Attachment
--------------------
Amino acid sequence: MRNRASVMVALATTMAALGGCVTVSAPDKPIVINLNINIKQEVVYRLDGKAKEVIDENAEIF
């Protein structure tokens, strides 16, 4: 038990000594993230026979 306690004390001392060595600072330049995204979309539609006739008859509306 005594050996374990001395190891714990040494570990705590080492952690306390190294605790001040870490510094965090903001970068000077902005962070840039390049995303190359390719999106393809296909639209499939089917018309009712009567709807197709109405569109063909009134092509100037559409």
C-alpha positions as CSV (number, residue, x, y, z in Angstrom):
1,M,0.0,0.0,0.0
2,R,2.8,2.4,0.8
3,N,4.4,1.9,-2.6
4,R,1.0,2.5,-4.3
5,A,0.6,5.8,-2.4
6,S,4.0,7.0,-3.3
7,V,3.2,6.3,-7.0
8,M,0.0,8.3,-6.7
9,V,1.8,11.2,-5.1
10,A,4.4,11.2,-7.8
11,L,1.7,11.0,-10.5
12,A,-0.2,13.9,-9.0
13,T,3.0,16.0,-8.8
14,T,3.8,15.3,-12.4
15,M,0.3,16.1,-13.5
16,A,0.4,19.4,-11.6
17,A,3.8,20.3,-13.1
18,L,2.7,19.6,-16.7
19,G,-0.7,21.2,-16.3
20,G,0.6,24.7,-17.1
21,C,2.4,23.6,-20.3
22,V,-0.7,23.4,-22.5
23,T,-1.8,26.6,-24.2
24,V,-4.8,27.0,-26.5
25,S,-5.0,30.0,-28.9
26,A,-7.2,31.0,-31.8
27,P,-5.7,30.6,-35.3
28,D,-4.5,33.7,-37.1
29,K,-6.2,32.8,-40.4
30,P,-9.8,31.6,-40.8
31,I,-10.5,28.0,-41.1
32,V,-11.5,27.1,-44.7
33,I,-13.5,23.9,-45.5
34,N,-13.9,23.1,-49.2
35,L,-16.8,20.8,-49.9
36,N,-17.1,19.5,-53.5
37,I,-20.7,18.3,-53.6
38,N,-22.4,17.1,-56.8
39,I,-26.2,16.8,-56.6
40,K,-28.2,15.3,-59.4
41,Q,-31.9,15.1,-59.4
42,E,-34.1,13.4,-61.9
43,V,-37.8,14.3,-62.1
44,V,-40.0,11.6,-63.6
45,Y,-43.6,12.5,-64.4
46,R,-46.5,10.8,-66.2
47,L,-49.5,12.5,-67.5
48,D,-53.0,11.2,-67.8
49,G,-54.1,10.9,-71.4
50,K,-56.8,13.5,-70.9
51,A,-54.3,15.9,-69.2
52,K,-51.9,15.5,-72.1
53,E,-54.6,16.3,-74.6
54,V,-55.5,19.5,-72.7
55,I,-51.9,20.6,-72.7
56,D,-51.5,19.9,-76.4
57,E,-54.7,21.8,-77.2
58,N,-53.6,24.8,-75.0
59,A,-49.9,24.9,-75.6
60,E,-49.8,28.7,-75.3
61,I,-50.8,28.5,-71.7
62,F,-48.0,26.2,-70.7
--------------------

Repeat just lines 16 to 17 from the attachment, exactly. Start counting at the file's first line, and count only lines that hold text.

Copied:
13,T,3.0,16.0,-8.8
14,T,3.8,15.3,-12.4